HOBBIES ARE GOOD FOR YOUR HEALTH

Do you have a hobby? Hobbies can give meaning and purpose to your life in retirement. As Robert Putnam points out in his book, Bowling Alone, it’s easy to discount the importance of hobbies and social engagements. Putnam details the widespread decline in civic engagement, from PTA memberships to neighborhood potlucks and bowling leagues. Over a couple of generations, Americans have misplaced the concept of free time.

SPECIAL PLANS FOR YOUR SPECIAL PEOPLE

Lily is a beautiful, active and full of personality toddler who happens to have Down syndrome. Lily’s parents and I have been friends for years and I have the continuing pleasure of watching Lily and her siblings grow up. While Lily is becoming a physical therapy rock star and hitting all her milestones in a timely fashion, her parents have started planning for the future.

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WHY WE ENJOY OUR HOBBIES

The Merriam-Webster dictionary defines a hobby as “a pursuit outside one’s regular occupation, engaged in especially for relaxation.” Hobbies include anything from playing a musical instrument to gardening, bird watching or sewing. A hobby is a way of focusing on something you enjoy just for the sake of that enjoyment. It may also be a way to clear your mental palette. You could be stressed out by a situation at work or the challenges of raising children and need an escape.

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Research studies demonstrated people who followed the DASH diet lowered their blood pressure within two weeks. Make the change gradually, adding fruits and vegetables to your lunch and dinner and incorporating more whole grains in your meals. For even better results, pair the DASH diet with other positive lifestyle changes such as exercising daily and not smoking. As always, be sure to check with your primary care physician before starting any new diet.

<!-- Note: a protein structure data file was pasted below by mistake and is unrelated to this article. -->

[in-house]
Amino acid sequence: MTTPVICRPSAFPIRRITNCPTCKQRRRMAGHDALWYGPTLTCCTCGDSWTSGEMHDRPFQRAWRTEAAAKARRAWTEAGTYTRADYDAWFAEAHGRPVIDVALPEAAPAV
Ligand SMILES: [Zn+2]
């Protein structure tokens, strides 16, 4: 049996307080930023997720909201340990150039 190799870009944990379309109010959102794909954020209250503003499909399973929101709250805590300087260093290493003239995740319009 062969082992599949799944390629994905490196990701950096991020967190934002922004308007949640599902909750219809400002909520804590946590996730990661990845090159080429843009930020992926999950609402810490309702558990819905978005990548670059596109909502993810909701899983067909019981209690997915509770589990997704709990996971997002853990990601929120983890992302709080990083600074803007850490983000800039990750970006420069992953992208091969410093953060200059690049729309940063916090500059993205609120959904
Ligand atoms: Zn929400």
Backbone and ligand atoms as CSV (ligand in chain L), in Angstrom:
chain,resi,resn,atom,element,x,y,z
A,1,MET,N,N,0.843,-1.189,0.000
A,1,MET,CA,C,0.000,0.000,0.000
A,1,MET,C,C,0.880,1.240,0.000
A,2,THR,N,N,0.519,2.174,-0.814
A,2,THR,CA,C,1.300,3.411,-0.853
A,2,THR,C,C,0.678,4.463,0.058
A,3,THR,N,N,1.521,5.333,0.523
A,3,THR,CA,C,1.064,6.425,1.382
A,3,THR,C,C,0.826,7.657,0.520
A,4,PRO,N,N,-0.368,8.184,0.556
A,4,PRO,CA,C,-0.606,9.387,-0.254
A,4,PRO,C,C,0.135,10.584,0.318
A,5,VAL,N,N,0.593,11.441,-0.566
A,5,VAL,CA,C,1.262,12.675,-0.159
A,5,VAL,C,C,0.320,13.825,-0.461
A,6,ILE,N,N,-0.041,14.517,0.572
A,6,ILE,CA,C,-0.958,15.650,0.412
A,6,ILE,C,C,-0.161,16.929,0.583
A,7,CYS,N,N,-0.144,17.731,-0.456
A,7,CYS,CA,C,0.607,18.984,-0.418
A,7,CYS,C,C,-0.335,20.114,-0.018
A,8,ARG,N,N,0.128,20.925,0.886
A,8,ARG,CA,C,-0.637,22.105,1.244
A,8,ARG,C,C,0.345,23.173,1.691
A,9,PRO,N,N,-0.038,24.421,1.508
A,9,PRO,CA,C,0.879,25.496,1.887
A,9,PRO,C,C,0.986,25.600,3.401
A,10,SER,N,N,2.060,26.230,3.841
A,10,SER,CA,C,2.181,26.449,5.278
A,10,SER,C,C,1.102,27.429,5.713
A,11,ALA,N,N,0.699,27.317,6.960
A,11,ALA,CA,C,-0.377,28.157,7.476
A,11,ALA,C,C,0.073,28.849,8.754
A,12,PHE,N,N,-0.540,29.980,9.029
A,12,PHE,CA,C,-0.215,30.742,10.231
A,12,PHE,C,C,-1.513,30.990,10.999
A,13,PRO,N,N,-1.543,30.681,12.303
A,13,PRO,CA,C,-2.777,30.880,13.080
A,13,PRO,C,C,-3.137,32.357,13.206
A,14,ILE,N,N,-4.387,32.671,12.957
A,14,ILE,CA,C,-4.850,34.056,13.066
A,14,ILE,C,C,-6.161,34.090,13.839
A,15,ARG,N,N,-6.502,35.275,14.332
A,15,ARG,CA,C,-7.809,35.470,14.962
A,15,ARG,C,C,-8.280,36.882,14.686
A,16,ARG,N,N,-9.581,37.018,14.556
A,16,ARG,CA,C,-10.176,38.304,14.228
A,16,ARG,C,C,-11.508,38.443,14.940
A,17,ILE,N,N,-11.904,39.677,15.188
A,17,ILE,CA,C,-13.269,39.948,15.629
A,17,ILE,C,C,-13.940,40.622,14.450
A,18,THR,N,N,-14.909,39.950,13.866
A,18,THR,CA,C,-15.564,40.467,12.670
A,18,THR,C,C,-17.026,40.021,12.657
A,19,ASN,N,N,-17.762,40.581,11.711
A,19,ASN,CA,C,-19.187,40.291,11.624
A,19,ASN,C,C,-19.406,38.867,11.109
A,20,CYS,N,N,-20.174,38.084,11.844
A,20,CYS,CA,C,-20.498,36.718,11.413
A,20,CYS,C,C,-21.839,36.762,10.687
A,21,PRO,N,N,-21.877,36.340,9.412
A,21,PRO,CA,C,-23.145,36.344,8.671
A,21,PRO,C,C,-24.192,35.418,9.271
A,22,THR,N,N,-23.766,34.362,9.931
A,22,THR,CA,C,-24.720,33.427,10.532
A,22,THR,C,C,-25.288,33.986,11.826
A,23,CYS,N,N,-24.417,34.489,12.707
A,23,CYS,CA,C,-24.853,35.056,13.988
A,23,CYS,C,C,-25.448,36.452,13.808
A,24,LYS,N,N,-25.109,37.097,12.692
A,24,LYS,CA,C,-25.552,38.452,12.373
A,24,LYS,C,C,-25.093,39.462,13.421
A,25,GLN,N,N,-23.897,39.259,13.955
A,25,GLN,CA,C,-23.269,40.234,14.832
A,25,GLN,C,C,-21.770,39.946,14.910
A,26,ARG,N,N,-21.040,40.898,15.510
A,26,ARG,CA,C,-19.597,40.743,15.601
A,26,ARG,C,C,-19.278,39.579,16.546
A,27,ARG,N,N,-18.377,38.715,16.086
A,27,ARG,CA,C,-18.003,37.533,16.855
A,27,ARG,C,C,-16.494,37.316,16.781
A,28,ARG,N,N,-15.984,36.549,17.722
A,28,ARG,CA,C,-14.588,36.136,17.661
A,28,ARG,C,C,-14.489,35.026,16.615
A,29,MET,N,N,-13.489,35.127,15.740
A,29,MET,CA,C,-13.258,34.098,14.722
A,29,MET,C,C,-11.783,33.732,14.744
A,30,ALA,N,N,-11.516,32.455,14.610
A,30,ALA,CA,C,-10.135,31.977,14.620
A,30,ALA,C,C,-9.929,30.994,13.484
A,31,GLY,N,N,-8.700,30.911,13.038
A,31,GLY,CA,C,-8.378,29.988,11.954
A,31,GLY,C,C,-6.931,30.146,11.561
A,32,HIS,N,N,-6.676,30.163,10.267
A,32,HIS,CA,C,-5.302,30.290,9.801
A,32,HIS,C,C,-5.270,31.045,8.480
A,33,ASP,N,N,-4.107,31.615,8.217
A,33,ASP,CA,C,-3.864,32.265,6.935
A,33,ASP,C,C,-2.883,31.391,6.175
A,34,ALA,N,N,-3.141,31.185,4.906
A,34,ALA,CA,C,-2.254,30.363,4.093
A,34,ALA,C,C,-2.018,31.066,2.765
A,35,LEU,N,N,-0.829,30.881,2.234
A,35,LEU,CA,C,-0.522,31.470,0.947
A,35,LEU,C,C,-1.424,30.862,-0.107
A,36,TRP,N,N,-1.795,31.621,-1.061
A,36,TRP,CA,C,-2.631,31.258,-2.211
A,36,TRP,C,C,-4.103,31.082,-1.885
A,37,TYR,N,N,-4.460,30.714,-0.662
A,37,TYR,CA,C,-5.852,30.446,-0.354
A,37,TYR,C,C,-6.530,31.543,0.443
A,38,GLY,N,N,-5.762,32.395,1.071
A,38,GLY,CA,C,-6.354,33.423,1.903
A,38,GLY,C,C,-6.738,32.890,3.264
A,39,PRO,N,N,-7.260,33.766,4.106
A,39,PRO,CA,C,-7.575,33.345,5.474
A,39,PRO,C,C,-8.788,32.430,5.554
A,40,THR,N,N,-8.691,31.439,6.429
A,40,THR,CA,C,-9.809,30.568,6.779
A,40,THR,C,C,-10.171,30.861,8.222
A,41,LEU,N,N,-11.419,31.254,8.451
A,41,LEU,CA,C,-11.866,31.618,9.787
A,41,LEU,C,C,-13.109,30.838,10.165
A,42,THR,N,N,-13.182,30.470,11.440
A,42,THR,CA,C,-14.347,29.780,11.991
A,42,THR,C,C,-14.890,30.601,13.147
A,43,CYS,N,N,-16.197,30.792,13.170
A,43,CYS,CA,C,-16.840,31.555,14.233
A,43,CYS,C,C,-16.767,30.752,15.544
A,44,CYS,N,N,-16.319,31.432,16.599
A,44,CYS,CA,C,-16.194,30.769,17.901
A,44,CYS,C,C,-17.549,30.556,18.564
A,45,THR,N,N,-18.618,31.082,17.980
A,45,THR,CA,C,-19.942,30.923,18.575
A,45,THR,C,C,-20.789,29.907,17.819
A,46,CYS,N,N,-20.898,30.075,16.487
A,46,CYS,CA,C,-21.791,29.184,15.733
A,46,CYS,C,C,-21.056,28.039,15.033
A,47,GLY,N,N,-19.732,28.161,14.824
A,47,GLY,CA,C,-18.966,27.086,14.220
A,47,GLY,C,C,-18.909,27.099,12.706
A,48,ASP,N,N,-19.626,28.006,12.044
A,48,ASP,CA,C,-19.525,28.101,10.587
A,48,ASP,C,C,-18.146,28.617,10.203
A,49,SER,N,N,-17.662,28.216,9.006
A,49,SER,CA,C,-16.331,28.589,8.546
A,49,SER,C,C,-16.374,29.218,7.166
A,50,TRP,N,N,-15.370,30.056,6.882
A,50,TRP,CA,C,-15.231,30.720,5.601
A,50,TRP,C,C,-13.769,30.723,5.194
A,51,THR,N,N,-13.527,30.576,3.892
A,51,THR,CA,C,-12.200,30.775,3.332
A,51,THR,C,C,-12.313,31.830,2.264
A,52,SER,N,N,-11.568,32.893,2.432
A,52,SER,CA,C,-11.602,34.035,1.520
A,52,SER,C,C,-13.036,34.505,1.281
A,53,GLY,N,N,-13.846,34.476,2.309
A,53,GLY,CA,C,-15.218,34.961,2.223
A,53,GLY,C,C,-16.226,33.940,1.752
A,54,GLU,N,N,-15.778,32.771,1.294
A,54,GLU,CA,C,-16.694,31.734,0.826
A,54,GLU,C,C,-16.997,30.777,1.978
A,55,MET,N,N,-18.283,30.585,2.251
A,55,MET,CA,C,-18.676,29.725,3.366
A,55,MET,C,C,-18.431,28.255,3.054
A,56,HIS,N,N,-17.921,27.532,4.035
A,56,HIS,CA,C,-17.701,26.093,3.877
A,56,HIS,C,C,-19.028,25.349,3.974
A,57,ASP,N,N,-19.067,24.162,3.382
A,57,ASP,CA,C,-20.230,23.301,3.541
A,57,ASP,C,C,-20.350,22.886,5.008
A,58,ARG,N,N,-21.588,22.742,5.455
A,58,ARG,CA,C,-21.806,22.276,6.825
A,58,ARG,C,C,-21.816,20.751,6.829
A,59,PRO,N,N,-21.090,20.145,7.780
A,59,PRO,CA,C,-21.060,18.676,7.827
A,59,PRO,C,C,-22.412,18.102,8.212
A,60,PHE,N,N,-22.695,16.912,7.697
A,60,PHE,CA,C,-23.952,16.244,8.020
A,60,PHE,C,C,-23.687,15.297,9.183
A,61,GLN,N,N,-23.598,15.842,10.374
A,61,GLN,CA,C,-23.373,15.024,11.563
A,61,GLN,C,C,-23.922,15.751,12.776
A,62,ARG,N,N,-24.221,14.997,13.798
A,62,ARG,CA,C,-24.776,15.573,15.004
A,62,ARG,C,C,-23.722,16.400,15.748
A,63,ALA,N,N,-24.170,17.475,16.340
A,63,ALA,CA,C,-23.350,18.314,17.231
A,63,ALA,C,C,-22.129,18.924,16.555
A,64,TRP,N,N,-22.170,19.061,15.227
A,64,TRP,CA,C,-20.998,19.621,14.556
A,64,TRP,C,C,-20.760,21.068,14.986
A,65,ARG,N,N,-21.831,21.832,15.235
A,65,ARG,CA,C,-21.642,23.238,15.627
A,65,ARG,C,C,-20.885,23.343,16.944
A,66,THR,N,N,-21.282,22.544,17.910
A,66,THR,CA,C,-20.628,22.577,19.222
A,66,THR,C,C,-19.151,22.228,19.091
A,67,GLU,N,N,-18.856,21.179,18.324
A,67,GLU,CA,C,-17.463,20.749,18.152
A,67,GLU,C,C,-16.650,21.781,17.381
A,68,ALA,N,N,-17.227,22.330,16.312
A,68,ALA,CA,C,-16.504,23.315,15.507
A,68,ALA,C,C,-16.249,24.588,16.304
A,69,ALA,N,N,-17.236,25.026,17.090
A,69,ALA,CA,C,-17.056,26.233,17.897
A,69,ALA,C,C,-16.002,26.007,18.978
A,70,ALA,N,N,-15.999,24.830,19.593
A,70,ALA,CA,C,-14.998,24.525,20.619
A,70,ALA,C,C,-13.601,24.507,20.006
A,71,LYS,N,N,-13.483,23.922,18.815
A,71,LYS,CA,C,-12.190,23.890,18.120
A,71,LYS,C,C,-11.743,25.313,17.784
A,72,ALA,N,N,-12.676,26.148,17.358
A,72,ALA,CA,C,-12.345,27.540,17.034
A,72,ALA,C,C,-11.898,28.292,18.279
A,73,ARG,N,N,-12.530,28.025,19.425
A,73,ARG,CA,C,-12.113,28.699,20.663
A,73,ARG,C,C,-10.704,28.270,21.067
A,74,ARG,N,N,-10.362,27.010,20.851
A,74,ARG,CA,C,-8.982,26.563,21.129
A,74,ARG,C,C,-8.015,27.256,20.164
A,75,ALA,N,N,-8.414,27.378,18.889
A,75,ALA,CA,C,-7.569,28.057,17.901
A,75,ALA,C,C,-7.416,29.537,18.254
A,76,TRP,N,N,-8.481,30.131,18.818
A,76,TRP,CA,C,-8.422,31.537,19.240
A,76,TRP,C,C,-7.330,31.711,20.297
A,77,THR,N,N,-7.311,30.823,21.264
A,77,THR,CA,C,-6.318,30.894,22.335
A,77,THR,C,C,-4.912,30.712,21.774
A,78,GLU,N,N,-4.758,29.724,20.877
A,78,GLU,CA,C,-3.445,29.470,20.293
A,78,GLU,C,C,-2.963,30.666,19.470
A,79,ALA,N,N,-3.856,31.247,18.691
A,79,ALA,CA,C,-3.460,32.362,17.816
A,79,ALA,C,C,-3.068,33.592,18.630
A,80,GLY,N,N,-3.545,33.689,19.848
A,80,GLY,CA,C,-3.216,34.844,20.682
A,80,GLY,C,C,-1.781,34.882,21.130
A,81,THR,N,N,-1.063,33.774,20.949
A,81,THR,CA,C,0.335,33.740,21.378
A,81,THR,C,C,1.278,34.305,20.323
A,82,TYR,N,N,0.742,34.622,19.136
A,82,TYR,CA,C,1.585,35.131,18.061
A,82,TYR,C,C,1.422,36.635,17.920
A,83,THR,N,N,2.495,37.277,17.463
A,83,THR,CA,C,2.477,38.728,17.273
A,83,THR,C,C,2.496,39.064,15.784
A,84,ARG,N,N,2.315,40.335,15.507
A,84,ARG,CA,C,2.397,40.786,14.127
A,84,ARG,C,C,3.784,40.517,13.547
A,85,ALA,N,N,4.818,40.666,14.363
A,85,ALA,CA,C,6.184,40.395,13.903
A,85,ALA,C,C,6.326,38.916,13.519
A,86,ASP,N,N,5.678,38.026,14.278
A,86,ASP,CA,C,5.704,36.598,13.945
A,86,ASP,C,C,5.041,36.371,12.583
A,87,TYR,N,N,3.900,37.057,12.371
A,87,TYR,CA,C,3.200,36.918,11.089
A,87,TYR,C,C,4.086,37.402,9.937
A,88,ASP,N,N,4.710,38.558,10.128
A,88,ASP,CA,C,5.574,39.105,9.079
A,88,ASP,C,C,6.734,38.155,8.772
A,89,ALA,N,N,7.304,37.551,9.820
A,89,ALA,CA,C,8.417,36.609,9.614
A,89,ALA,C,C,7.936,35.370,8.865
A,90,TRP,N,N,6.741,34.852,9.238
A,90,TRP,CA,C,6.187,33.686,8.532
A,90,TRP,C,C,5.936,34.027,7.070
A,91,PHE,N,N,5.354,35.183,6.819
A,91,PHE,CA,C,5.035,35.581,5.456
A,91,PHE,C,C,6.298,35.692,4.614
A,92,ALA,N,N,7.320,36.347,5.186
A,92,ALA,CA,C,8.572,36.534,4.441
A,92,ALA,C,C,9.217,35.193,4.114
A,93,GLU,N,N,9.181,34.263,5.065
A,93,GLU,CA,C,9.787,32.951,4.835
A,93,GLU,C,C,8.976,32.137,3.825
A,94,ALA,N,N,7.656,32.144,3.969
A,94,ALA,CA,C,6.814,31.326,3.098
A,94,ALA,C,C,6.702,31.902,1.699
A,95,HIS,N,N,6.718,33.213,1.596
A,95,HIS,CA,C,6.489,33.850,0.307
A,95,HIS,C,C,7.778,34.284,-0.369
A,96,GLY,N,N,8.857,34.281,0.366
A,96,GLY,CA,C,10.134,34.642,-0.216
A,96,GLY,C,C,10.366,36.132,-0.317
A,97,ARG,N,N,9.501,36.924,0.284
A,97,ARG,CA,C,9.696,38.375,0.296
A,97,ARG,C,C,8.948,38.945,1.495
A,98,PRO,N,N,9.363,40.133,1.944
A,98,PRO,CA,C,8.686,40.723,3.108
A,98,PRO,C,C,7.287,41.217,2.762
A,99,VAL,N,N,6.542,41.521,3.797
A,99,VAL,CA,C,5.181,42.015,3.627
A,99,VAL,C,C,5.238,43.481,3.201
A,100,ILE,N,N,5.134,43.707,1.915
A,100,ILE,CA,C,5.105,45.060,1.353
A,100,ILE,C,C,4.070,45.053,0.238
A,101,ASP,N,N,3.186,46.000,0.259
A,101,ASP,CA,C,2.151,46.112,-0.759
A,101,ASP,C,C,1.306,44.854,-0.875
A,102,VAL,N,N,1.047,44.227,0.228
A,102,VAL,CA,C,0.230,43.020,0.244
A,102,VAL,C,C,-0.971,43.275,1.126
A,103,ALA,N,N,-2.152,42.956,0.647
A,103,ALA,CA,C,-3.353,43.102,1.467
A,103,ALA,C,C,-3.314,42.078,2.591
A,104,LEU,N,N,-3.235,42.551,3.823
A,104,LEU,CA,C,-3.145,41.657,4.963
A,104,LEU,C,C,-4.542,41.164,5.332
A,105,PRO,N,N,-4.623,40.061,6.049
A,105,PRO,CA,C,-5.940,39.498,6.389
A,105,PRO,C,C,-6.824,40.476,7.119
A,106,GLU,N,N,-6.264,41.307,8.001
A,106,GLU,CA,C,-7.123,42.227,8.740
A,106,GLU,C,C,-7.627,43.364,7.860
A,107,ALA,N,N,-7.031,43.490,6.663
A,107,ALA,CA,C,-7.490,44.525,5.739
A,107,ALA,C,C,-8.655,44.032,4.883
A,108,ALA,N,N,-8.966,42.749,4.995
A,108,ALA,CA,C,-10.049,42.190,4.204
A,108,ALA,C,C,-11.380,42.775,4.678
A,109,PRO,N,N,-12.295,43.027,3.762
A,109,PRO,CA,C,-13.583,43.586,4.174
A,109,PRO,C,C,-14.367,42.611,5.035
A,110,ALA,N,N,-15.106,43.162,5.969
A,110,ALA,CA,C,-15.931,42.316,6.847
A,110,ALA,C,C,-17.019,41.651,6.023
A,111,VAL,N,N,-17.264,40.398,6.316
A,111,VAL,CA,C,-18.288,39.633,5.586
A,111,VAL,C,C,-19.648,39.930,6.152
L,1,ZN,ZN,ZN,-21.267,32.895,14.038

Have you heard of the DASH diet? DASH stands for Dietary Approaches to Stop Hypertension. It is an eating plan based on research studies sponsored by the National Heart, Lung, and Blood Institute (NHLBI). These studies showed DASH lowers high blood pressure and improves levels of cholesterol, thus reducing your risk of developing heart disease. The DASH diet is also in line with dietary recommendations to prevent osteoporosis, cancer, stroke and diabetes.


The DASH eating plan emphasizes eating vegetables, fruits and whole grains. Whole grains have more fiber and nutrients than refined grains. The DASH diet also encourages eating fat-free or low-fat dairy products, as well as fish, poultry, beans, nuts and vegetable oils. These foods are rich in nutrients that help lower blood pressure, such as potassium, calcium and magnesium.


The DASH diet strives to achieve a healthy balance by limiting total fat to less than 30 percent of daily calories from fat, with a focus on the healthier monounsaturated fats. Sugar-sweetened beverages and snack foods are also limited. The diet plan calls for a certain number of servings daily from various food groups. The number of servings you require may vary, depending on how many calories you need per day.


These tips can help make following the DASH diet easier:

DASH DIET - WORKS FOR PEOPLE WITH HIGH BLOOD PRESSURE